§ 11 n. 1. By far the most complete account of the non-Peanesque methods will be found in the three volumes of Schröder, Vorlesungen über die Algebra der Logik, Leipzig, 1890, 1891, 1895. ↩

§ 11 n. 2. See Formulaire de Mathématique, Turin, 1895, with subsequent editions in later years; also Revue de Mathématiques, Vol. VII, No. 1 (1900). The editions of the Formulaire will be quoted as F. 1895 and so on. The Revue de Mathématiques, which was originally the Revisti di Matematica, will be referred to as R. d. M.. ↩

§ 11 n. 3. In what follows the main outlines are due to Professor Peano, except as regards relations; even in those cases where I depart from his views, the problems considered have been suggested to me by his works. ↩

§ 12 n. 1. I may as well say at once that I do not distinguish between inference and deduction. What is called induction appears to me to be either disguised deduction or a mere method of making plausible guesses. ↩

§ 12 n. 2. See below, Part V, Chap. XXXVI. ↩

§ 13 n. 1. On the points where the duality breaks down, cf. Schröder, op. cit., Vol. II, Lecture 21. ↩

§ 13 n. 2. Cf. The Calculus of Equivalent Statements, Proceedings of the London Mathematical Society, Vol. IX and subsequent volumes; Symbolic Reasoning, Mind, Jan. 1880, Oct. 1897, and Jan. 1900; La Logique Symbolique et ses Applications, Bibliothèque du Congrès International de Philosophie, Vol. III (Paris, 1901). I shall in future quote the proceedings of the above Congress by the title Congrès. ↩

§ 13 n. 3. F. 1901, p. 2. ↩

§ 16 n. 1. The reader is recommended to observe that the main implications in these statements are formal, i.e. `p` implies `q`*formally* implies

while the subordinate implications are material. ↩`p`’s truth implies `q`’s truth,

§ 16 n. 2. I may as well state once for all that the alternatives of a disjunction will never be considered as mutually exclusive unless expressly said to be so. ↩

§ 18 n. 1. Note that the implications denoted by *if* and *then*, in these axioms, are formal, while those denoted by *implies* are material. ↩

§ 18 n. 2. (7) and (8) cannot (I think) be deduced from the definition of the logical product, because they are required for passing from If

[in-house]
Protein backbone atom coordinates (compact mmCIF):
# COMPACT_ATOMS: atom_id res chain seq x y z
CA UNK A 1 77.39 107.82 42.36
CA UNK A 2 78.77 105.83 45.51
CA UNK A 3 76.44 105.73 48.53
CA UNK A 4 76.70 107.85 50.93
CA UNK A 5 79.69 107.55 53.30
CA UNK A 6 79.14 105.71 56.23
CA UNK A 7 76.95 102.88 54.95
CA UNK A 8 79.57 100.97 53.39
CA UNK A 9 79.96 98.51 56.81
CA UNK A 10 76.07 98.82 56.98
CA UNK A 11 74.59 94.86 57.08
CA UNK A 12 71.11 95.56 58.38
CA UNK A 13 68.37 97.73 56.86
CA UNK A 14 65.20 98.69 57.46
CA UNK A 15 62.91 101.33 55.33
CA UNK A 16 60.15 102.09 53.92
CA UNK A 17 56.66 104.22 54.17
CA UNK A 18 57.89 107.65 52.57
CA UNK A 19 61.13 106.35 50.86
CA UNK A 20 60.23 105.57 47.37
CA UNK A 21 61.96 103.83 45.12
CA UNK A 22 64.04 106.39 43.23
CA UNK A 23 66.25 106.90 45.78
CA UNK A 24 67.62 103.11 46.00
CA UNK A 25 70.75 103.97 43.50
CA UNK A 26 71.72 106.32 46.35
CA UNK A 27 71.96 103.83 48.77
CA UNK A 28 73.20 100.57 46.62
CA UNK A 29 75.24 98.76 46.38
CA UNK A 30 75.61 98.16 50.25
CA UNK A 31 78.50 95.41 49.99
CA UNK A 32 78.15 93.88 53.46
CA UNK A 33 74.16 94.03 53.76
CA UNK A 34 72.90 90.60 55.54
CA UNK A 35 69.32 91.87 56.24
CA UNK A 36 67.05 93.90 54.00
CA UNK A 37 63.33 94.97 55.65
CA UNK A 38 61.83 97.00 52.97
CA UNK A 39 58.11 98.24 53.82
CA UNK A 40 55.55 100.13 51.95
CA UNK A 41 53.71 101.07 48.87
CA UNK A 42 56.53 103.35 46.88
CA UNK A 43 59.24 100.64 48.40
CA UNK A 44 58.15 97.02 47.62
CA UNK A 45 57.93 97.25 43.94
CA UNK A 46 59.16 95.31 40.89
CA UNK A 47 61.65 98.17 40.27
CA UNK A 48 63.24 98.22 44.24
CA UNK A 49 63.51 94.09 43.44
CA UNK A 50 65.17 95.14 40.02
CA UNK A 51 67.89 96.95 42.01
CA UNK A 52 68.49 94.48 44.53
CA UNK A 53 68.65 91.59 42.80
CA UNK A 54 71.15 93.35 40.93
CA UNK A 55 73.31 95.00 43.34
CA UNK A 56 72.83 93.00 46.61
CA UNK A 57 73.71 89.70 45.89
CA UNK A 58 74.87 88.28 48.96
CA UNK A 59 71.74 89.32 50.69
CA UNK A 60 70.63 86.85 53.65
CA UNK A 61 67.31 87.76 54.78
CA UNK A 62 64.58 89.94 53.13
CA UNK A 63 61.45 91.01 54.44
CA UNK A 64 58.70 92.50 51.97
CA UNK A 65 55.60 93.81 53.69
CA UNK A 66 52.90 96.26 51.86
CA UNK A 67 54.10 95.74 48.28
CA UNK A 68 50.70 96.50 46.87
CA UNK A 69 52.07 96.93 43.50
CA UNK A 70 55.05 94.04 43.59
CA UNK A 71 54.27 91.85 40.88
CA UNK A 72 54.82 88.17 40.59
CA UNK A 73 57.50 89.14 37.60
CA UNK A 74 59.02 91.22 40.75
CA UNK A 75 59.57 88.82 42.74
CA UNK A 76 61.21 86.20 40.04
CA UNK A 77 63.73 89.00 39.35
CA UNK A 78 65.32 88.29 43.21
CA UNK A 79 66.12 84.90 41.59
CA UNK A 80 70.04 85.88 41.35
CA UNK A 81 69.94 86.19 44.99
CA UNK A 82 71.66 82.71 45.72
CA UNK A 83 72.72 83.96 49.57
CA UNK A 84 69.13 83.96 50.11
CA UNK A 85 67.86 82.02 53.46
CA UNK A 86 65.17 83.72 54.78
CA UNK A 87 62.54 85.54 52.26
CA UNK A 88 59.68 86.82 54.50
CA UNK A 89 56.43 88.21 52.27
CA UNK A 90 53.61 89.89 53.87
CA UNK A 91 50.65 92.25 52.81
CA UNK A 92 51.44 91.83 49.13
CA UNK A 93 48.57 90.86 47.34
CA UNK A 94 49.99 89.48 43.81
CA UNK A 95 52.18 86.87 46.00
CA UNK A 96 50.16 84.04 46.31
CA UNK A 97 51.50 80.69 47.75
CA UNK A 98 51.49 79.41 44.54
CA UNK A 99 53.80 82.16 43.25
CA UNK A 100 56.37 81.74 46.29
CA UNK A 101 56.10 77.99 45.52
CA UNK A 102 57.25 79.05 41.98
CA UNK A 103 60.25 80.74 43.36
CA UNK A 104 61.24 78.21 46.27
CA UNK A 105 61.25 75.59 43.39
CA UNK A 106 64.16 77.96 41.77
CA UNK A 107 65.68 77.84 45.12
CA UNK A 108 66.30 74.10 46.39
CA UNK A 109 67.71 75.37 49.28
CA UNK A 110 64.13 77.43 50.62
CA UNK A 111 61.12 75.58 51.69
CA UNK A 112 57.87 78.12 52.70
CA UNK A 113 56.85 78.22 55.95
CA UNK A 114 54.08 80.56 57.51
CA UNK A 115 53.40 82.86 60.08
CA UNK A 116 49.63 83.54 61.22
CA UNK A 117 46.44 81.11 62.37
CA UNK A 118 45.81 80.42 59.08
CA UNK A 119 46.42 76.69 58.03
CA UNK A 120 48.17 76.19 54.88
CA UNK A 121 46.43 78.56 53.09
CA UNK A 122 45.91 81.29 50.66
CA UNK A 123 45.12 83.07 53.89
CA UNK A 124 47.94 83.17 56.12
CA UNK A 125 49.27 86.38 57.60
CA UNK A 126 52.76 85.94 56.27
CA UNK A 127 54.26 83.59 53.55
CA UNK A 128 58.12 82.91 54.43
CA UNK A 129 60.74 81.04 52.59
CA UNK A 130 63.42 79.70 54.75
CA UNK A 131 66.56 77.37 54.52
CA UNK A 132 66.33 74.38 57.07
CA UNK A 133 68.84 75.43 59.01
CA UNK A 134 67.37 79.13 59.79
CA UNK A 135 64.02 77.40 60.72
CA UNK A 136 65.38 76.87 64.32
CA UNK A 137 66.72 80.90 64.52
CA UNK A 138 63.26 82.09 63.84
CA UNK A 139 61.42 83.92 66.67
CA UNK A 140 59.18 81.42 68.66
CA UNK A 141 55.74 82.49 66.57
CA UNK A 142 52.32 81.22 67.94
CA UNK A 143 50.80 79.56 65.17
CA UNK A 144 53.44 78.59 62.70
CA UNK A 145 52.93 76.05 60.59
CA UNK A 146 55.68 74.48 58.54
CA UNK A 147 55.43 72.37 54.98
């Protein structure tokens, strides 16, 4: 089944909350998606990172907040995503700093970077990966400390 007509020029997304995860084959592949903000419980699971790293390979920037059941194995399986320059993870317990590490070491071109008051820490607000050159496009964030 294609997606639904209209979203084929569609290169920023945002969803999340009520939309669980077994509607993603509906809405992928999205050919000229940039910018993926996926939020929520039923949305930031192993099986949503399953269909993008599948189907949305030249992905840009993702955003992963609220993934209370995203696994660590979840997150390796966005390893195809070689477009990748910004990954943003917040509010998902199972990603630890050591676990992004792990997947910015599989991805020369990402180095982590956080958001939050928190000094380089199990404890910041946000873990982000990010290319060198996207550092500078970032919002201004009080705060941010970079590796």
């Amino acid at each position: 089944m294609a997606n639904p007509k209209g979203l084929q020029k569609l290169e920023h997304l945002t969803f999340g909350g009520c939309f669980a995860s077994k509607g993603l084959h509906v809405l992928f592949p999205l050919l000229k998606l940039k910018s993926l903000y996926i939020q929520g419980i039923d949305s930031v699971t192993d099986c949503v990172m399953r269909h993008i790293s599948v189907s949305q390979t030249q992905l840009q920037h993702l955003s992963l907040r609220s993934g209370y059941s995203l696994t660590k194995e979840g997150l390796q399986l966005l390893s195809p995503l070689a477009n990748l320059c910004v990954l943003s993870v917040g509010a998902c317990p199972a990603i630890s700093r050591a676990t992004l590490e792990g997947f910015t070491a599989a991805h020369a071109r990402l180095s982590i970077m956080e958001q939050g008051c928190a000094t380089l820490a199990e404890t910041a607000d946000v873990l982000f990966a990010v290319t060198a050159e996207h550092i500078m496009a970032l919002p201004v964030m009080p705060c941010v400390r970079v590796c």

to `p` is a proposition, then

implies etc.`q` is a propositionIf

↩`p` and `q` are propositions, then etc.

§ 19 n. 1. The principle that false propositions imply all propositions solves Lewis Carroll’s logical paradox in Mind, N. S. No. 11 (1894). The assertion made in that paradox is that, if `p`, `q`, `r` be propositions, and `q` implies `r`, while `p` implies that `q` implies not-`r`, then `p` must be false, on the supposed ground that

and `q` implies `r`

are incompatible. But in virtue of our definition of negation, if `q` implies not-`r``q` be false both these implications will hold: the two together, in fact, whatever proposition `r` may be, are equivalent to not-`q`. Thus the only inference warranted by Lewis Carroll’s premisses is that if `p` be true, `q` must be false, i.e. that `p` implies not-`q`; and this is the conclusion, oddly enough, which common sense would have drawn in the particular case which he discusses. ↩

§ 21 n. 1. See his Begriffsschrift, Halle, 1879, and Grundgesetze der Arithmetik, Jena, 1893, p. 2. ↩

§ 22 n. 1. Verbs and adjectives occurring as such are distinguished by the fact that, if they be taken as variable, the resulting function is only a proposition for *some* values of the variable, i.e. for such as are verbs or adjectives respectively. See Chap. IV. ↩

§ 25 n. 1. Schröder, Algebra der Logik, Vol. II, pp. 258-9; McColl, Calculus of Equivalent Statements, fifth paper, Proc. Lond. Math. Soc. Vol. XXVIII, p. 182. ↩

§ 27 n. 1. Camb. Phil. Trans. Vol. X, On the Syllogism, No. IV, and on the Logic of Relations. Cf. ib. Vol. IX, p. 104; also his Formal Logic (London, 1847), p. 50. ↩

§ 27 n. 2. See especially his articles on the Algebra of Logic, American Journal of Mathematics, Vols. III and VII. The subject is treated at length by C. S. Peirce’s methods in Schröder, op. cit., Vol. III. ↩

§ 27 n. 3. See his article On the Nature of Judgment, Mind, N. S. No. 30. ↩

§ 27 n. 4. See my articles in R. d. M. Vol. VII, No. 2 and subsequent numbers. ↩

§ 30 n. 1. There is a difficulty in regard to this primitive proposition, discussed in §§ 53, 94 below. ↩

§ 31 n. 1. E.g. F. 1901, p. 6; F. 1897, Part I, pp. 62–63. ↩

§ 31 n. 2. See Chap. IV. ↩

§ 31 n. 3. See Chap. V. ↩

§ 32 n. 1. F. 1901 and R. d. M. Vol. VII, No. 1 (1900). ↩

§ 32 n. 2. F. 1897, Part I. ↩

§ 33 n. 1. In consequence of the criticisms of Padoa, R. d. M. Vol. VI, p. 112. ↩

§ 33 n. 2. R. d. M. Vol. VII, No. 1, p. 23; F. 1901, p. 21, § 2, Pro. 4. 0, Note. ↩

§ 34 n. 1. See e.g. F. 1901, Part I, § 1, Prop. 3. 3 (p. 10). ↩

§ 36 n. 1. E.g. F. 1901, Part I, § 10, Props. 1. 0. 01 (p. 33). ↩

§ 36 n. 2. See my article Sur la logique des relations, R. d. M. Vol. VII, 2 (1901). ↩

The Principles of Mathematics was written by Bertrand Russell, and published in in 1903. It is now available in the Public Domain.